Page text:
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SES Defence Division supplies a configuration management module database for the inclusion of the material required for the formation of a Master Record Database. The data acquisition will be controlled from and stored in this relational database, facilitating the integration with the Maintenance Management System and cross referencing during the database build phase to ensure that changes affecting more than one list are correctly accrued.

Change control procedures will be enforced for any changes.

The Master Record Database will include the following:

  • Drawing Index.
  • Test Form Index.
  • Ship's System and Equipment list.
  • Equipment Provisioning and Requirement Sheet.
  • Maintenance Management System index.
  • Index of Removal Route and Procedures.
  • Index of Handbooks and other documents.
  • List of Equipment, Machineries and Test Equipment.
  • Design Changes And Concessions.
  • Ships Fit Information.



The basic Upkeep Policy is to ensure that the vessel meets the operational targets set. The maintenance activities can be divided into three main areas follows:

  • Level I - On Board Organic: Work to be undertaken by the target ships crews while away from base. Typically this will be day to day checks, setting up and simple maintenance such as essential safety tasks and basic hygiene measures.
  • Level II - Base Intermediate: Work undertaken by the maintenance team at the Ship's base, either on board or ashore.
  • Level III - General Overhaul: This will be more extensive repair and overhaul undertaken either at the Target Ships refit dock or at an independent support facility such as a commercial dockyard. Typically this would involve external hull maintenance, underwater work, equipment alterations and additions, upgrades and major repairs.



The maintenance schedule defines the tasks to be undertaken at each level of maintenance, their periodicity, skill requirements and any necessary tools or test equipment. They will be developed to meet the maintenance regime identified above to satisfy the Target Ships availability requirements with minimum cost, also taking into account the warranty requirements of the equipment's supplier.

The process of developing the maintenance schedules will be based on the Manufacturers recommendations amended by the operational experience that SES ILS engineers have with systems of the type fitted on vessels of this size and type, utilizing SES ILS and Logistics System. This approach identifies both the maintenance activity necessary to resolve each failure mode and the possibility of avoiding the failure by preventative maintenance actions. It provides a structured, auditable methodology for identifying the need for each maintenance action, at each level of maintenance, in terms of safety and cost. It also provides the output in a compatible IT format for direct transfer to SES ILS and Logistics System.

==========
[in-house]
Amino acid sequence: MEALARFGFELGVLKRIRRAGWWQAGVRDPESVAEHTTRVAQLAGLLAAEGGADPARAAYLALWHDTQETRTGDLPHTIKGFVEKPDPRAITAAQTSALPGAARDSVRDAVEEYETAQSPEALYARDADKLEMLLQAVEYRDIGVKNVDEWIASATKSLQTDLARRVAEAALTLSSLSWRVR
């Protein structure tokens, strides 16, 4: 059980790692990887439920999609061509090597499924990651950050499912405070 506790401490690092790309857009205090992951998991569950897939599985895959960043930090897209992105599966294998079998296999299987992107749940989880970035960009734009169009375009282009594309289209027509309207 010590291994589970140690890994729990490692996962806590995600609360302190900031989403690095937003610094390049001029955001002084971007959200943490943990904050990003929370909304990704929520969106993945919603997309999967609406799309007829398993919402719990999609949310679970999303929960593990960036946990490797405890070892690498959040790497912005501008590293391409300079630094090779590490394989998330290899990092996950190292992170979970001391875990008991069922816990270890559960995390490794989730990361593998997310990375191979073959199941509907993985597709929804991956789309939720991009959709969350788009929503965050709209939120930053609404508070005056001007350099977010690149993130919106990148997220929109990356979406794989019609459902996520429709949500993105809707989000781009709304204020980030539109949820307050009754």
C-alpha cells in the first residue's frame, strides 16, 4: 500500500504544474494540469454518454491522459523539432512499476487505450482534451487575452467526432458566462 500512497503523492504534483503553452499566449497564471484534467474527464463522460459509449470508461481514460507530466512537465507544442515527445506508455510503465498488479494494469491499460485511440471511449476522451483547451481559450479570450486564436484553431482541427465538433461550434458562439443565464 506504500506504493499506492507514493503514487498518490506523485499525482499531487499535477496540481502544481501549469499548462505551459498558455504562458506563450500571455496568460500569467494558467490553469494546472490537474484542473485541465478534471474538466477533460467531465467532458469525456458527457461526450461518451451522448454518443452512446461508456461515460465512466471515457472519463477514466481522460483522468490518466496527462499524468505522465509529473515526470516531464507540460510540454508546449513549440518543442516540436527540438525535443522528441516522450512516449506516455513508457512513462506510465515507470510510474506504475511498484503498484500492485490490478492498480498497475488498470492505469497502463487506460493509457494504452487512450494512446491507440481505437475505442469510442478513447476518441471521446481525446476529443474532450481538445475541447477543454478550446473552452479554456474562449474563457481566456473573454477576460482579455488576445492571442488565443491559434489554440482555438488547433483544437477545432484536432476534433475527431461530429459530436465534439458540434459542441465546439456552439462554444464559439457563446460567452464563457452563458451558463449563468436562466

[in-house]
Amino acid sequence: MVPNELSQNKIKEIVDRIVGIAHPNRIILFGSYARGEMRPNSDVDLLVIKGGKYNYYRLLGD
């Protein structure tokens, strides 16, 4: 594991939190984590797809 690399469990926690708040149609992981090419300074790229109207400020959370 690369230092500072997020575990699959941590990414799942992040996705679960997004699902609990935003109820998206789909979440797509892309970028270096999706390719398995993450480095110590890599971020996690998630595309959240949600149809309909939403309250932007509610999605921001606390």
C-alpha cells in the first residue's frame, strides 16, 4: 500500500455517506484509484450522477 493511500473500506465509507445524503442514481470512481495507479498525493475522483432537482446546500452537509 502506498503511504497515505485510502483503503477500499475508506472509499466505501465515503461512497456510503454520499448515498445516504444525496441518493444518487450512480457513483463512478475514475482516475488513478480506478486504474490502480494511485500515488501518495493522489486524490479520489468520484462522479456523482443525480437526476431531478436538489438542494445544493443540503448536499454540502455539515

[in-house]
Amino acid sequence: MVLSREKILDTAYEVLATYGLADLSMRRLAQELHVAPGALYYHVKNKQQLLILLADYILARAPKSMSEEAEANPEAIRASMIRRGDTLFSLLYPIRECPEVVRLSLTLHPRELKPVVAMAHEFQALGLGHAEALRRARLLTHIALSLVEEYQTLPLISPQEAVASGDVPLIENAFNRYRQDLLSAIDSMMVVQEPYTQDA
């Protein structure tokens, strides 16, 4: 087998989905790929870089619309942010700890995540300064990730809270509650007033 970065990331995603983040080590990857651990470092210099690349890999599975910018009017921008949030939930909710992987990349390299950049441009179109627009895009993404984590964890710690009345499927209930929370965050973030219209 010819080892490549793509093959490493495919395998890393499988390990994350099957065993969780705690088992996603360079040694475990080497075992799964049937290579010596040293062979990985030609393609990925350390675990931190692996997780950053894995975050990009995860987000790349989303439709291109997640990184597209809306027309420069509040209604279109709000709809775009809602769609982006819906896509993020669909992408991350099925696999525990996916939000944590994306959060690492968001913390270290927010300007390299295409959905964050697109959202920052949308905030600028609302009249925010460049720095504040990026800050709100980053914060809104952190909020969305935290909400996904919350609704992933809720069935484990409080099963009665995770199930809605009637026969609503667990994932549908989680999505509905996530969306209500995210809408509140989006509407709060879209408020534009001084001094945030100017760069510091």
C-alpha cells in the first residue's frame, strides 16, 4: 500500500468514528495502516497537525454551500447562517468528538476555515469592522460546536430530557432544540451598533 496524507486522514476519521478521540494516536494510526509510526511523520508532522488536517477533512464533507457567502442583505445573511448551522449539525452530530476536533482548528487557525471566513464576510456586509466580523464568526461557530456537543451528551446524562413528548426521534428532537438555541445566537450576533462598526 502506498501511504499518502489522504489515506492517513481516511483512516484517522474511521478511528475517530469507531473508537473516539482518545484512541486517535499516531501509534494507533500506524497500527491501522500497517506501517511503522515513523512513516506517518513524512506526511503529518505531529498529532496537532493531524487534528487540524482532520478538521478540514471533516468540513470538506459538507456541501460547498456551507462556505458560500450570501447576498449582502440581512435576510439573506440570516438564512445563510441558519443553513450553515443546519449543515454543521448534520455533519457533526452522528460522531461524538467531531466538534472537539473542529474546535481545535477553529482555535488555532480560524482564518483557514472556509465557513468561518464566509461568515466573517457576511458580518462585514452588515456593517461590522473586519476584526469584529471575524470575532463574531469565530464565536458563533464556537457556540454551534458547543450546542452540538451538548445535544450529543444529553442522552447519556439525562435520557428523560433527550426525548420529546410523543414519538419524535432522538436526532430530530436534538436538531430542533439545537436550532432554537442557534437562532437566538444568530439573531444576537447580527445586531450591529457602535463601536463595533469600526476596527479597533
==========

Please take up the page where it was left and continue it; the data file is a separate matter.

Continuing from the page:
Spares ranging and scaling will be closely aligned with the proposed maintenance regime. The actual ranging will be undertaken as part of the maintenance analysis and will identify those tasks that need to be undertaken at each level of maintenance.

The scaling of spares will be initially based on manufacturers recommendations thus preventing warranty problems. Where necessary the spares will be modeled using agreed stock-out levels to identify the necessary spares stock. The impact of spares holdings on availability will be identified using appropriate modeling techniques. The figures used in the modeling will be provided so that an availability of material of 90% of the required level for preventive maintenance for "I" and "II" level and 75% for corrective and Depot Maintenance to be obtained. Maximum stock level will be used.

Spares Provisioning Following the spares analysis SES Defense Division specialists will recommend the spares to be procured.



Many items of support equipment may exist. Each additional item imposes a requirement for extra stocking, training and support for that item. A specific review will be undertaken to ensure that any Machinery, Equipment, Tools or Test equipment is not duplicating an item already on the Maintenance inventory.

The following items will be reviewed:


The Machineries/Equipment, Tools, Test Equipment and Lifting Equipment, necessary to support the corrective and preventative maintenance tasks, on board each target ship.


Machineries/Equipment, Tools, Test Equipment and Lifting Equipment, necessary to support the Target Ships corrective and preventative maintenance tasks, on board and at the shore bases, will be provided. These will be sufficient for the ship's staff and the Shore Maintenance Group staff to undertake all maintenance actions identified in the level II Maintenance schedules.